In conclusion, the study of the normal age-related losses of RGCs and their axons provided additional support for a model proposing that the proportion of RNFL that is composed of RGC axons is not constant across ages, but rather, greater proportions of the total thickness are non-neuronal tissue in older patients. 30 The present analysis of empiric data from normal eyes of subjects between 18 and 80 years of age strongly supported the model of age-dependent thinning of the RNFL that had been developed with normative SAP and OCT data and, together, the results imply that the dynamic range for RNFL thickness measurements decreases with age. Further, because glaucoma can be considered as accelerated aging, 52 a similar remodeling of RNFL thickness should occur with glaucomatous neuropathy and, thus, stage-dependent corrections are needed to translate OCT measurements to neuronal components in addition to the age-dependent corrections derived in the present study. 
 
Figure 1.
 
The model for the age-related thinning of the RNFL proposed by Harwerth and Wheat. 30 The RNFL thickness at each age (solid line), represents the sum of two components of the total thickness: the age-dependent loss of neuronal tissue (dashed line) and a compensating increase of nonneuronal tissue (dot-dash line).
Figure 1.
 
The model for the age-related thinning of the RNFL proposed by Harwerth and Wheat. 30 The RNFL thickness at each age (solid line), represents the sum of two components of the total thickness: the age-dependent loss of neuronal tissue (dashed line) and a compensating increase of nonneuronal tissue (dot-dash line).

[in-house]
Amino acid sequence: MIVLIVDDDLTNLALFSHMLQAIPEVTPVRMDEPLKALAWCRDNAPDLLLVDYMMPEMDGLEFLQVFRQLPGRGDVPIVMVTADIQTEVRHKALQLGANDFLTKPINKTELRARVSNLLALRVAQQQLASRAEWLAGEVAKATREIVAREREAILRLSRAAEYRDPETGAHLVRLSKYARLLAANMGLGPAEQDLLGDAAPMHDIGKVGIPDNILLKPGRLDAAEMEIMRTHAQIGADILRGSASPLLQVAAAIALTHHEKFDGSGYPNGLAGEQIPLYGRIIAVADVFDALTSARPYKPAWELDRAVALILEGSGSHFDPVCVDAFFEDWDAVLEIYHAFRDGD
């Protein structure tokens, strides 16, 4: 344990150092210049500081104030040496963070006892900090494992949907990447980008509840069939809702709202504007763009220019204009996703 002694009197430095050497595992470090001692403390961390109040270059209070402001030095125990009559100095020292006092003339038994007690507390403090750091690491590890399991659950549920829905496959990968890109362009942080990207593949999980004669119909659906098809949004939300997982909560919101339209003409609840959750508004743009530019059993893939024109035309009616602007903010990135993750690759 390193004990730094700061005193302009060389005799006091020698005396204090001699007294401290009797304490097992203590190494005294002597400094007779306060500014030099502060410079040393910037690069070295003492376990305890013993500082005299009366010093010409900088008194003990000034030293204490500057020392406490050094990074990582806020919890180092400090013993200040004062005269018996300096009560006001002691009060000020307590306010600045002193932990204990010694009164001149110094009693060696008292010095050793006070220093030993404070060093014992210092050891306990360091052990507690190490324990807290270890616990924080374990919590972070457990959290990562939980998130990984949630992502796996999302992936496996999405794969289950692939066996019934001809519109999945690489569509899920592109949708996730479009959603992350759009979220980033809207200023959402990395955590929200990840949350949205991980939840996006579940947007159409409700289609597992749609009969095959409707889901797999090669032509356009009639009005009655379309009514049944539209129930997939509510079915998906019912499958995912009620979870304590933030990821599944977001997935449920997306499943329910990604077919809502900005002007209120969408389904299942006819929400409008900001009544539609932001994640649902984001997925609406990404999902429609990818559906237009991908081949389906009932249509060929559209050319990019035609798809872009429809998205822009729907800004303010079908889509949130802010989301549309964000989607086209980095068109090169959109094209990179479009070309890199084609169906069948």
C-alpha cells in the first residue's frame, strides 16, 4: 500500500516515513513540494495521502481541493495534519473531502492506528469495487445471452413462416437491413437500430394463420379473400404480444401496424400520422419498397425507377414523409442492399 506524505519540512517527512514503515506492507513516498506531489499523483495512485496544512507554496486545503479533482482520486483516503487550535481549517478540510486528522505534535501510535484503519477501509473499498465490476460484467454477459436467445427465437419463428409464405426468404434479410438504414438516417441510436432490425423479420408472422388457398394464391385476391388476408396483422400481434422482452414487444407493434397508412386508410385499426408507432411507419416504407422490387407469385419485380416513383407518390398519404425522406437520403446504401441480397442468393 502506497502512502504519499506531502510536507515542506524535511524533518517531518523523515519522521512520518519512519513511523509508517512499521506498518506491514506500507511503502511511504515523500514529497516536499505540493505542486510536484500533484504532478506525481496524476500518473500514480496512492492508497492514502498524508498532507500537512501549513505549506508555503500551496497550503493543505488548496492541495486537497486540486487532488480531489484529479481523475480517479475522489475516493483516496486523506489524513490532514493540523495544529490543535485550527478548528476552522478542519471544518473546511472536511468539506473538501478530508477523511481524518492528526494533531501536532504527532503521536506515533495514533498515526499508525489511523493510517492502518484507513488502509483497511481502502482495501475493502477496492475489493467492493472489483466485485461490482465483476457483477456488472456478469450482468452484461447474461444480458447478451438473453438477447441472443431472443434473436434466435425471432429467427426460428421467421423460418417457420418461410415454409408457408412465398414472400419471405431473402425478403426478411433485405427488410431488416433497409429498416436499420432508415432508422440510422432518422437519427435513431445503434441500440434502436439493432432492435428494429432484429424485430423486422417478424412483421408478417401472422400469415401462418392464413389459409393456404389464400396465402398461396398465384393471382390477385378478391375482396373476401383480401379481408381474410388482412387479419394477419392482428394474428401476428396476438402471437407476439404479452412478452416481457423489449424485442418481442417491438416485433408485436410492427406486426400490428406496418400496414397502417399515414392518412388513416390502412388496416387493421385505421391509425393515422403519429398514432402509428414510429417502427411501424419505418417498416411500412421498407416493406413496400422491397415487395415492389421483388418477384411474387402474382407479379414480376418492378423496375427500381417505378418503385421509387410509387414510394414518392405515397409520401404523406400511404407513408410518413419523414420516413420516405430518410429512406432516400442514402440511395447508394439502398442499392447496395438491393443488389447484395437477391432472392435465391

Table 1.
 
Characteristics of the Subject Population
Table 1.
 
Characteristics of the Subject Population
Age (Decades) n Age ± SD (y) Sex (M/F) Eye (OD/OS) RNFL ± SD (dB) MD ± SD (dB) PSD ± SD (dB)
<3 2 18.8 ± 1.6 2/0 1/1 94.2 ± 13.3 0.58 ± 1.4 1.47 ± 0.4
3 13 26.4 ± 3.2 6/7 7/6 104.4 ± 7.6 0.01 ± 0.6 1.30 ± 0.2
4 10 33.3 ± 2.6 6/4 6/4 100.3 ± 9.4 −0.17 ± 0.9 1.31 ± 0.2
5 10 43.9 ± 2.9 4/6 4/6 98.6 ± 8.8 −0.10 ± 0.7 1.40 ± 0.2
6 7 56.5 ± 2.8 3/4 4/3 94.1 ± 5.2 0.00 ± 0.6 1.51 ± 0.3
7 9 65.4 ± 2.9 5/4 4/5 89.5 ± 7.5 0.21 ± 1.2 1.45 ± 0.3
>7 4 76.5 ± 4.2 1/3 1/3 82.6 ± 16.1 −0.28 ± 0.6 1.60 ± 0.4
Mean ± SD Total 55 44.5 ± 17.3 27/28 25/30 97.2 ± 10.2 −0.02 ± 0.8 1.39 ± 0.3
Figure 2.